Most advanced technology science fiction uses a combination of artificial gravity and a device called an inertial compensator to nullify or reduce the effects of acceleration. Your ship might be accelerating at 100 gravities, but you only feel 1 or 2. The Expanse does not have artificial gravity, etc, so the speed you accelerate at is felt by the crew. Three Gs is about what astronauts feel today taking off, seven or more is what fighter pilots experience while dogfighting. Warships accelerate hard during battle and the crews in The Expanse have to ride it out with acceleration couches and drugs to stay conscious.
All of the ships in the Expanse seem to have fusion reactors, but not all of them have Epstein drives. Smaller ships and shuttles carry water as reaction mass and superheat it with the fusion reactor for thrust, which is called "teakettle" mode or "flying teakettle". Some older sci fi such as Robert Heinlein's The Rolling Stones comes to mind. His Rocketship Galileo uses molten zinc as reaction mass.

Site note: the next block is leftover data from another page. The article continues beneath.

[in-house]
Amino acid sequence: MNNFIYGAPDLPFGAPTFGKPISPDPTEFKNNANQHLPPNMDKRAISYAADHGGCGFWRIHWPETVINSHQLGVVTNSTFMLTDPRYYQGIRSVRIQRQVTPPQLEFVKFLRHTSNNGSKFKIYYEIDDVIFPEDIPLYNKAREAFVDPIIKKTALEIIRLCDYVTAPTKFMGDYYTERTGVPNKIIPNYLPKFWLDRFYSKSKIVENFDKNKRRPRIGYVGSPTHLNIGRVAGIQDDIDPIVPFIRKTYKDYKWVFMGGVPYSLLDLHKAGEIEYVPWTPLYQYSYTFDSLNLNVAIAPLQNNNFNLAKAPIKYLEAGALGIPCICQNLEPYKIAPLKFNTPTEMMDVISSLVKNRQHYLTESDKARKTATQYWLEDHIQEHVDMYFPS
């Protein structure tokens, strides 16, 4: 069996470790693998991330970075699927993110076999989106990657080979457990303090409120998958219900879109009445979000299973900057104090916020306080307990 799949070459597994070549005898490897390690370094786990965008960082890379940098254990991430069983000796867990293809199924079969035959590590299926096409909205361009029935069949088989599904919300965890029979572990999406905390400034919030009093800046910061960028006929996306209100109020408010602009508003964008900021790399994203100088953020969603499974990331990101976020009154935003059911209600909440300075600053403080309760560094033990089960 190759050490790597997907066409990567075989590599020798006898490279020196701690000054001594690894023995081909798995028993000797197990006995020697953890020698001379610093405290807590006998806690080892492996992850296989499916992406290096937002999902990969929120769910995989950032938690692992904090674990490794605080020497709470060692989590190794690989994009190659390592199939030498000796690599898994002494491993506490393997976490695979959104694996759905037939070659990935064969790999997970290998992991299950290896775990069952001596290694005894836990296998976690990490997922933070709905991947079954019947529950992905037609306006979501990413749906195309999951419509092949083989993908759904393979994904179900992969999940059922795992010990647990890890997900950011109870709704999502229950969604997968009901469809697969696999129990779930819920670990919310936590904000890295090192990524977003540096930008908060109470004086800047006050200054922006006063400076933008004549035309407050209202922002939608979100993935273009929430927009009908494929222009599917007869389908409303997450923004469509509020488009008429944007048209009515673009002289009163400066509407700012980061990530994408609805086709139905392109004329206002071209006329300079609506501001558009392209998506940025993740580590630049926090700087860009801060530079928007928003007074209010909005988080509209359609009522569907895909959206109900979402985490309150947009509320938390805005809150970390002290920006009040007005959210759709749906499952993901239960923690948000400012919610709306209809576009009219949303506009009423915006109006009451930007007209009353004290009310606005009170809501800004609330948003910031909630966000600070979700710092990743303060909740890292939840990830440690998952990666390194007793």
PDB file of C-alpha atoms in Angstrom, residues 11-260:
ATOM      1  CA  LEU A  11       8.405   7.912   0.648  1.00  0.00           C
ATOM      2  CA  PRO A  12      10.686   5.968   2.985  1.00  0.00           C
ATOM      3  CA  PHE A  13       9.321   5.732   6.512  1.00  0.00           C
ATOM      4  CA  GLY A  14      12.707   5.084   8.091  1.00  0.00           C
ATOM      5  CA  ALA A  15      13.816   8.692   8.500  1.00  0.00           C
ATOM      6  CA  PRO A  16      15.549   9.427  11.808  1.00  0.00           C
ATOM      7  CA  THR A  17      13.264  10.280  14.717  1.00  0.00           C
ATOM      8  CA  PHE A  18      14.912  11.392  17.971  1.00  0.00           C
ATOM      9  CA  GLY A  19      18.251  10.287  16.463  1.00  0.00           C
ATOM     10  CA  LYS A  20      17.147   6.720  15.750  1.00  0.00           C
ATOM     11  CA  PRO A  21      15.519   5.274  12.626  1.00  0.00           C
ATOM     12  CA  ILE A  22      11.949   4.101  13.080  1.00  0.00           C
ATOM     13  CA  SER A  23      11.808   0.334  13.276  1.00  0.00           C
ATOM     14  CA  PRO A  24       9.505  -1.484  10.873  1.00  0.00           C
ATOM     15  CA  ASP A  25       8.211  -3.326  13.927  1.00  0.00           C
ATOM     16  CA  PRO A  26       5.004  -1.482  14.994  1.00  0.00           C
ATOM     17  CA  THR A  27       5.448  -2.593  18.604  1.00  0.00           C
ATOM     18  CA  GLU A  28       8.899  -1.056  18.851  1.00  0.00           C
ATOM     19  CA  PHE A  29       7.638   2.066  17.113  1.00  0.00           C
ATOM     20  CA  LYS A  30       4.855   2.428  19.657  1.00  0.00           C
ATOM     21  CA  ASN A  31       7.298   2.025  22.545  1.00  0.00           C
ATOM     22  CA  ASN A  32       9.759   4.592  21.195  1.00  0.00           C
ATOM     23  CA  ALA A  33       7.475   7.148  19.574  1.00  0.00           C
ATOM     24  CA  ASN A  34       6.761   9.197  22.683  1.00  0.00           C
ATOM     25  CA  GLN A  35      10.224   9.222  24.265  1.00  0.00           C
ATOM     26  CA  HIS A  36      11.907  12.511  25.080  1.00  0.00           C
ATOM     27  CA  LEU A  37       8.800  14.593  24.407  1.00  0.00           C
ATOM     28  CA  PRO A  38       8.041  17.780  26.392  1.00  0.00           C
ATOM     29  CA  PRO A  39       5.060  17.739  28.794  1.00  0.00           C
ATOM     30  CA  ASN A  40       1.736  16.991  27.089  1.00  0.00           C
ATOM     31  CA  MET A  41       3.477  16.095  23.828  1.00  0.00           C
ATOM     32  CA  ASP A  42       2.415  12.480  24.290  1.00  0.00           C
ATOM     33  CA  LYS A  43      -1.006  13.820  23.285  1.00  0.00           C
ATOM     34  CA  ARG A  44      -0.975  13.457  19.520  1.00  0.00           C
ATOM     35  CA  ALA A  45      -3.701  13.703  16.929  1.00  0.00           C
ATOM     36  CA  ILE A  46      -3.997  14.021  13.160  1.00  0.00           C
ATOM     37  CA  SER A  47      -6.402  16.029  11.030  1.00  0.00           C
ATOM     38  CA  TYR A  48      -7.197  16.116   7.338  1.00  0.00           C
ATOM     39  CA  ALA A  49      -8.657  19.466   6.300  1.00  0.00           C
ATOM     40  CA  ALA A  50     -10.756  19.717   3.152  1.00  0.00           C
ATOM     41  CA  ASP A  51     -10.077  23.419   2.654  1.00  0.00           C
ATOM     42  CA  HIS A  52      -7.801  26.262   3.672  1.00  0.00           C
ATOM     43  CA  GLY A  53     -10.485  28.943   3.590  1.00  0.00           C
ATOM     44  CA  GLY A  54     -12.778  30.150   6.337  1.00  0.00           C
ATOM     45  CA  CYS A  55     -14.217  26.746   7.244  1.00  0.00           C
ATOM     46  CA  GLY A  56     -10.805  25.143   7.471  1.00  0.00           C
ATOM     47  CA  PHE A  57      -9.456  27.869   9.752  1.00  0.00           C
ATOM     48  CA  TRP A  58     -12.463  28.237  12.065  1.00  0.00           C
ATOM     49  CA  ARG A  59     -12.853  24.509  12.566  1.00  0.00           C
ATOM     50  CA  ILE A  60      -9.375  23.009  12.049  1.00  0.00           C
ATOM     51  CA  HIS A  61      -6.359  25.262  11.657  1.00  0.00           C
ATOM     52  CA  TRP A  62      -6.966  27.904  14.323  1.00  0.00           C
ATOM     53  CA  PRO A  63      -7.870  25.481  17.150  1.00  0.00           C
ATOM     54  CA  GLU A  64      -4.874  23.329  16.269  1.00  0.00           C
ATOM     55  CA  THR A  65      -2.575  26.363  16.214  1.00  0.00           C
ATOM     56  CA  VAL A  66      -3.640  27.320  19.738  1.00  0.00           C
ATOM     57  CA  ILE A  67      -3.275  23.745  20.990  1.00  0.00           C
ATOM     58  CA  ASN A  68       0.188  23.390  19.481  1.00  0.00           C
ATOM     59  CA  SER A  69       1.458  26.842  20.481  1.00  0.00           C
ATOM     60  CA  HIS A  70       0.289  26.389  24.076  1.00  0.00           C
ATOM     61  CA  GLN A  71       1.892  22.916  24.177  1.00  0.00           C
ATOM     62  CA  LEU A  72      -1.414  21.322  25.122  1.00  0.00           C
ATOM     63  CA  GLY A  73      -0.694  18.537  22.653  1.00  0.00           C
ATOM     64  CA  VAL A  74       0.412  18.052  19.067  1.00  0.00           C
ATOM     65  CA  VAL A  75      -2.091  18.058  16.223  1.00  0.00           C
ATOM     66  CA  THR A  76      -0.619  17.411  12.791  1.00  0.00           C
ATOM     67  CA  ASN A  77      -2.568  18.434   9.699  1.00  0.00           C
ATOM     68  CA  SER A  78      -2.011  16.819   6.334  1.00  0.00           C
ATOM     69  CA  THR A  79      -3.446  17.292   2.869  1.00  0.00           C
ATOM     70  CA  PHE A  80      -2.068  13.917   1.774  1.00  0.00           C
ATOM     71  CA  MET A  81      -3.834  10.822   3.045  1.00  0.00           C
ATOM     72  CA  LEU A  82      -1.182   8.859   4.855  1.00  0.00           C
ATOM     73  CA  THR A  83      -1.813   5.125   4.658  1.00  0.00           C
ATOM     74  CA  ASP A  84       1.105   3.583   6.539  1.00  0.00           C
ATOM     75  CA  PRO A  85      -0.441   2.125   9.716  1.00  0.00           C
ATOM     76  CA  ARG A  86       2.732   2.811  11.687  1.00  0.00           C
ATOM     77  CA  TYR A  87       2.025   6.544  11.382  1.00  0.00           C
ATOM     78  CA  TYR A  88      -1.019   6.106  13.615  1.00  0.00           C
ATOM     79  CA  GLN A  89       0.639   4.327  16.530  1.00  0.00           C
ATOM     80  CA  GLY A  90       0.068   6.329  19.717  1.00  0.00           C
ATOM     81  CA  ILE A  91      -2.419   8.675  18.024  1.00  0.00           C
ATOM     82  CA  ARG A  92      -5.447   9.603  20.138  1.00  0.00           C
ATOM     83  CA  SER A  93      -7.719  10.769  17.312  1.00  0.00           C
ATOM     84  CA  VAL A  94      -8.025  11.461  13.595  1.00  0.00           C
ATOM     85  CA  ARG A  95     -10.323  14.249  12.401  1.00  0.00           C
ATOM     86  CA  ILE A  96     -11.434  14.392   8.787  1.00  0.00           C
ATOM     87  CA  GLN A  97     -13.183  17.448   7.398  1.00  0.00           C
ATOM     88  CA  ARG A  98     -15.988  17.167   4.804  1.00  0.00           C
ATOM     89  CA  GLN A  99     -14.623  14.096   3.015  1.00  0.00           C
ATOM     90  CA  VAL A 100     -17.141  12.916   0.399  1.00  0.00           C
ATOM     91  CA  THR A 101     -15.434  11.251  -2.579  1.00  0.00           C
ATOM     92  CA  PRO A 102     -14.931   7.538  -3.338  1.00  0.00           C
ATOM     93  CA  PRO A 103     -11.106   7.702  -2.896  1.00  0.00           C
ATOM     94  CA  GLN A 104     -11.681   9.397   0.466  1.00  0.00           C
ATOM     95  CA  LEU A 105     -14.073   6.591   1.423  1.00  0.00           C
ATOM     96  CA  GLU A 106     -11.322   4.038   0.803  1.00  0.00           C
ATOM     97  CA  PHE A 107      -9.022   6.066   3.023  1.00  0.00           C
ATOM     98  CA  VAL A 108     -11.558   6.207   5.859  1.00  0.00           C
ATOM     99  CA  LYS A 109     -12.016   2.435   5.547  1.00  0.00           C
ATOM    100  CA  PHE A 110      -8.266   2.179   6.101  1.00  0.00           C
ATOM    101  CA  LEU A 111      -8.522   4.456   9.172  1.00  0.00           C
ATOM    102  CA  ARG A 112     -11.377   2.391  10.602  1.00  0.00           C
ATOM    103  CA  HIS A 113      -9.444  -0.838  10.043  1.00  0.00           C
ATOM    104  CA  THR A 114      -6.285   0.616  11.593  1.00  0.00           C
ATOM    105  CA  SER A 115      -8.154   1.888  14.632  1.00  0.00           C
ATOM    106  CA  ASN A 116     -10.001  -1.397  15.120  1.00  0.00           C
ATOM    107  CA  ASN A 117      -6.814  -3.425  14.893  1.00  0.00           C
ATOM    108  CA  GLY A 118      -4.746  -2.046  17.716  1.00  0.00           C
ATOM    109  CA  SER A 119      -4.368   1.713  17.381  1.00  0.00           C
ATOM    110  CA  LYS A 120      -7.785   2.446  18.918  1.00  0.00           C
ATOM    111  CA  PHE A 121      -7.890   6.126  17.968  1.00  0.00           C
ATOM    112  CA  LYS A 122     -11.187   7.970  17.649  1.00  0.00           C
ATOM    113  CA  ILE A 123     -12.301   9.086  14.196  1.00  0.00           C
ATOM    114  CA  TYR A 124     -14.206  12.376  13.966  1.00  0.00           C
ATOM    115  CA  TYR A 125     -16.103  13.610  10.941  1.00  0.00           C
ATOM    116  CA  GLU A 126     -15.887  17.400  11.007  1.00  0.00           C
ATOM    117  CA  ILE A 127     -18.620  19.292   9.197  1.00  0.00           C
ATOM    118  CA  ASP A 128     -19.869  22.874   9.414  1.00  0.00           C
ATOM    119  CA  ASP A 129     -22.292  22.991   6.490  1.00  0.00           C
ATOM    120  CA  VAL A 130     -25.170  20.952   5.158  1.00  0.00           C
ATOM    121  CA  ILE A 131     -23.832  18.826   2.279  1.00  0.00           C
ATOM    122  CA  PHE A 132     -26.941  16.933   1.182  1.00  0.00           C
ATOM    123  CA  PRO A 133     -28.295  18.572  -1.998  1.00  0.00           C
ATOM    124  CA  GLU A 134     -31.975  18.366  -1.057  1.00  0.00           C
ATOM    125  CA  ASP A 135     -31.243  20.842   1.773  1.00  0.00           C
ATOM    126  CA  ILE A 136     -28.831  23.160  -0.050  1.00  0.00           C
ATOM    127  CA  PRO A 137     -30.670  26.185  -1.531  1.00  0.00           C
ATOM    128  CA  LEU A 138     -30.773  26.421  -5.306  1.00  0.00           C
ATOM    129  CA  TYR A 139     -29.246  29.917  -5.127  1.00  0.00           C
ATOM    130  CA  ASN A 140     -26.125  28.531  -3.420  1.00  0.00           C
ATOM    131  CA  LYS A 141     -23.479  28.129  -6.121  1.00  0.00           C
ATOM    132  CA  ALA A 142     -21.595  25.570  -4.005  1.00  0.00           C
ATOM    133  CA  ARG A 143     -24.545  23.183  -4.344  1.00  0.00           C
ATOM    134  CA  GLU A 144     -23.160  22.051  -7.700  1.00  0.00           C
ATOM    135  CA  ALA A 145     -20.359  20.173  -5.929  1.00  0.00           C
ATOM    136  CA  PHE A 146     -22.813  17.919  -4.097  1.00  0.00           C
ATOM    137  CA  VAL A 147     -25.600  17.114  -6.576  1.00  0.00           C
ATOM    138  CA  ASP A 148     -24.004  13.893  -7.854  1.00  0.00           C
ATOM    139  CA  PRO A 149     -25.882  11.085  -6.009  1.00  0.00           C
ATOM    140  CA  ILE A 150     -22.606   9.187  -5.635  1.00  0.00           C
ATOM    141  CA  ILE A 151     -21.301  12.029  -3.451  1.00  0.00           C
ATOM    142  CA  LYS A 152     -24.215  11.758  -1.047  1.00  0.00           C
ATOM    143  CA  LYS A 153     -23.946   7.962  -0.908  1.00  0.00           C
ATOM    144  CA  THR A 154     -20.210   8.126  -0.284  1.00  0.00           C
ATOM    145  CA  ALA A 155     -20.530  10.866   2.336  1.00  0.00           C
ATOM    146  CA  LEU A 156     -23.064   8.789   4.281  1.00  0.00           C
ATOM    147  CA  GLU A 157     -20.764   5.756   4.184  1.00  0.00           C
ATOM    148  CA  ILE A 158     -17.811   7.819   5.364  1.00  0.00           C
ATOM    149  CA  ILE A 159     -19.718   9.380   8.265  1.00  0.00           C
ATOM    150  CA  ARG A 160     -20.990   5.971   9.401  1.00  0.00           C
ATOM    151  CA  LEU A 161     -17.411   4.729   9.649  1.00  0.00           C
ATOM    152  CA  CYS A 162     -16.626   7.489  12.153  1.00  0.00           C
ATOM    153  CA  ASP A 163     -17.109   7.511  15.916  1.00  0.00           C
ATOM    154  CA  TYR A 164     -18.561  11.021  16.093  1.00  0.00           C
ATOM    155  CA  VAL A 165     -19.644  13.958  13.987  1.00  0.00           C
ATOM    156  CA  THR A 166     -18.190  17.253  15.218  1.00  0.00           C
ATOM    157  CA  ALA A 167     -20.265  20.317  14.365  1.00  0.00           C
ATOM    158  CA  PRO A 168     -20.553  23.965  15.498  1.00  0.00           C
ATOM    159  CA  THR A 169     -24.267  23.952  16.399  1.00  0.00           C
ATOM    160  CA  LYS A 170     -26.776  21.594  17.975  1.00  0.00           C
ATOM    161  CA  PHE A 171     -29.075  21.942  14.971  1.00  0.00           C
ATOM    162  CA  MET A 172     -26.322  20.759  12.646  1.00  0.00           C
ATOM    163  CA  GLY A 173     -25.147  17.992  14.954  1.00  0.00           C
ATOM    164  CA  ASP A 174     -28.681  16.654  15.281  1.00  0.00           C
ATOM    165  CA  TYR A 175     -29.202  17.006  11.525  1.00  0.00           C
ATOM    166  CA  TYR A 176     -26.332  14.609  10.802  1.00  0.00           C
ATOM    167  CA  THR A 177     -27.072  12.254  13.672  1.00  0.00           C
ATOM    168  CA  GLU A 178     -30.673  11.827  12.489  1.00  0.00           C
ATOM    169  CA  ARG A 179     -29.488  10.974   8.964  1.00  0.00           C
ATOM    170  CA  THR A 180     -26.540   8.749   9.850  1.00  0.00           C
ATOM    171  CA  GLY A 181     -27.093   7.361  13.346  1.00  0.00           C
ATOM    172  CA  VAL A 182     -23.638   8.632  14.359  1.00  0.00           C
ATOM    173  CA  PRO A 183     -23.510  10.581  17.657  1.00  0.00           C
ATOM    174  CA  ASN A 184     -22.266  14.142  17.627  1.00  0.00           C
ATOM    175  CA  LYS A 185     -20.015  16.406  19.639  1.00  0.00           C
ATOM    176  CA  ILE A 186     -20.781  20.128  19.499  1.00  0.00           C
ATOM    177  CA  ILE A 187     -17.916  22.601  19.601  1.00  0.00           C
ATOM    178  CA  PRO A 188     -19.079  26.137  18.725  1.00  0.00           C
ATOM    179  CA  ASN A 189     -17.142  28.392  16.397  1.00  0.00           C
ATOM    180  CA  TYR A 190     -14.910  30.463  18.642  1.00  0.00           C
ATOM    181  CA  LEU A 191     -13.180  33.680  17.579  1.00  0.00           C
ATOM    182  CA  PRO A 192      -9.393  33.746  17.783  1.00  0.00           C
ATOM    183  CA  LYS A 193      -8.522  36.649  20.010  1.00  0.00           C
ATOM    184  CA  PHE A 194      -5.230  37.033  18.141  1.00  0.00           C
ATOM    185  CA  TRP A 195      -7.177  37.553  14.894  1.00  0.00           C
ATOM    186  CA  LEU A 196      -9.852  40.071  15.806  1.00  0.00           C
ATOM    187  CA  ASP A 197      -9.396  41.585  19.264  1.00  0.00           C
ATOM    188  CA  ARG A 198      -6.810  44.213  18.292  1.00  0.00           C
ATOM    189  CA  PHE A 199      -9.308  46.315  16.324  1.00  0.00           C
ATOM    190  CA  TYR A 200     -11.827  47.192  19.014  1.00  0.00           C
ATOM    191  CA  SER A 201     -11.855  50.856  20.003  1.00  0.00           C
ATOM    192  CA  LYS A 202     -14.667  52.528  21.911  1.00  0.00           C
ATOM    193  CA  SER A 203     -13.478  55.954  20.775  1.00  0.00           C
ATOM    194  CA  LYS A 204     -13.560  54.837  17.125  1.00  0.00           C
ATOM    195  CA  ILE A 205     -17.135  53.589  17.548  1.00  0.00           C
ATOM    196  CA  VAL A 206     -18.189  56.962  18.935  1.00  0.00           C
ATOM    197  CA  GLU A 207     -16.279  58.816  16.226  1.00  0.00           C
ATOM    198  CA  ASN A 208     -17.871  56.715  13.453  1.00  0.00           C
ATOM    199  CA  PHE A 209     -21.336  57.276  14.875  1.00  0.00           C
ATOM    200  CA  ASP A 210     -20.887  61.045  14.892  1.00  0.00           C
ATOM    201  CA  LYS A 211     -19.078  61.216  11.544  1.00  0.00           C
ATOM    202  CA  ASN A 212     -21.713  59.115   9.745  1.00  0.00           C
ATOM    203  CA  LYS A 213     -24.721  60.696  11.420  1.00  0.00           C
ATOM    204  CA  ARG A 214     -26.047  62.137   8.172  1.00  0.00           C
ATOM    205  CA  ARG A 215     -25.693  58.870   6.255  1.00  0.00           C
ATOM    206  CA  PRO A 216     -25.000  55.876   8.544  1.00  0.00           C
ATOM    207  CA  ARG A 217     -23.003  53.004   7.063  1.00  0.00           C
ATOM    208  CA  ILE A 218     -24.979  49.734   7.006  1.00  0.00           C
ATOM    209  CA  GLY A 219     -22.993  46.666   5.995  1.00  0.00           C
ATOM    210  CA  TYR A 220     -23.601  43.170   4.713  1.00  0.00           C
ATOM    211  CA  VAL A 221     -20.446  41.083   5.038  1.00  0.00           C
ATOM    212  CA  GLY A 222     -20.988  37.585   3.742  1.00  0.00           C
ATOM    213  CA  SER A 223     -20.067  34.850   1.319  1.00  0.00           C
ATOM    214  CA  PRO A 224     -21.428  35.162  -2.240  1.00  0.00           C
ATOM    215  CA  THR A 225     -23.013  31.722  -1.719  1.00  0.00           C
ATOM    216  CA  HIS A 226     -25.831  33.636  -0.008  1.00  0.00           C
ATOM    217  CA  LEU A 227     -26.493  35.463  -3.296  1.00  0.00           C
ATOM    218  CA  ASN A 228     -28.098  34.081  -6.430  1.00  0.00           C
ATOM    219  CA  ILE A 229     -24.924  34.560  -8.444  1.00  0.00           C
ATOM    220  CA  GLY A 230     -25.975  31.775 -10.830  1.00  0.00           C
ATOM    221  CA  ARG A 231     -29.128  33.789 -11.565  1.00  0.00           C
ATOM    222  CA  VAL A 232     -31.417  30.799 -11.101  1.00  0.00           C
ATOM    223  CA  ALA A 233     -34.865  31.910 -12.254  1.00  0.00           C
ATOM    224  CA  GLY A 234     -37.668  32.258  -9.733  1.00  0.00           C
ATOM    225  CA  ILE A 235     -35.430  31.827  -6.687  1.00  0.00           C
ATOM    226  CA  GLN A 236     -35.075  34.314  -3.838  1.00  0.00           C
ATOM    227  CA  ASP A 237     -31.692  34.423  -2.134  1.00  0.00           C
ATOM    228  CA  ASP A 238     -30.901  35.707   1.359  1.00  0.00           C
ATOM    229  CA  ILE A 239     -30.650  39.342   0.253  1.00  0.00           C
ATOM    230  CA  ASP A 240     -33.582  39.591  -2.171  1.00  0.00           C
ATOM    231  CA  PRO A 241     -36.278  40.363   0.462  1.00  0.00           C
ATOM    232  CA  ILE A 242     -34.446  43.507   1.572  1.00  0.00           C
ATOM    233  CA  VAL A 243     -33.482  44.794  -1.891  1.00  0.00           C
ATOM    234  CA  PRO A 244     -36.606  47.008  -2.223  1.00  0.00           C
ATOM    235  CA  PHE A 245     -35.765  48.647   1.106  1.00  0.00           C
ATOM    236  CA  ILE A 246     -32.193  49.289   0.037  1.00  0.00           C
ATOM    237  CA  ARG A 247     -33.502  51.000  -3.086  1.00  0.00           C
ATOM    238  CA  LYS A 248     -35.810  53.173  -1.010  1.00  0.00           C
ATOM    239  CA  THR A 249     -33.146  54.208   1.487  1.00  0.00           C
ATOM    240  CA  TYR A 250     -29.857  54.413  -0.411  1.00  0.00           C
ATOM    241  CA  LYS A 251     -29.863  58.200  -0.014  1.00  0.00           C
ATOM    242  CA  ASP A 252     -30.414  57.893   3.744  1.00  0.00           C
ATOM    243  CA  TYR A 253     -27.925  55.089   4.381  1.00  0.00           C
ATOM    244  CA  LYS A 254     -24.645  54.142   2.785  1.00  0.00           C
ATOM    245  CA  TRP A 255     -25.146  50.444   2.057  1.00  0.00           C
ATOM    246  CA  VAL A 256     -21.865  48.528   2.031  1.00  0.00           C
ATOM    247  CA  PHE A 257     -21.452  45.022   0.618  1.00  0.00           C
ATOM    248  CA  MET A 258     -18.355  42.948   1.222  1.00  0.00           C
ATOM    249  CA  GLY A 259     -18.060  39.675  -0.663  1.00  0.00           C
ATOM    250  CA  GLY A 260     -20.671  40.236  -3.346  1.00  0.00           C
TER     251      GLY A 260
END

Maximum Speed
Ignoring warp drive, etc, the fastest thing is light or radio waves. As mentioned, light travels at 186,000 miles per second. But it would still take three minutes to reach Mars from Earth at closest approach. It’s like texting someone who is busy and can't answer right away: "Hi, are you there?" <three minute wait for message to get there and three MORE for their reply to get back> "Yes, what's up?" <six minutes> "Want to go out tonight?" <six minutes> "Sure, Chinese?" <six minutes> "No, had that last night. Pizza?" You get the idea. I ran one Traveller game where they were searching for a lost ship and they sent out a radio signal to see if they could activate the missing ship's emergency beacon. The players were shocked when I explained it would take over an hour to get a response back if the ship was orbiting the planet four AU away (4 times 8 minutes/AU = 32 minutes each way). Pluto is a minimum of 30 AU from the Sun, it took 4.5 hours for messages from the New Horizons probe to reach us when it passed Pluto.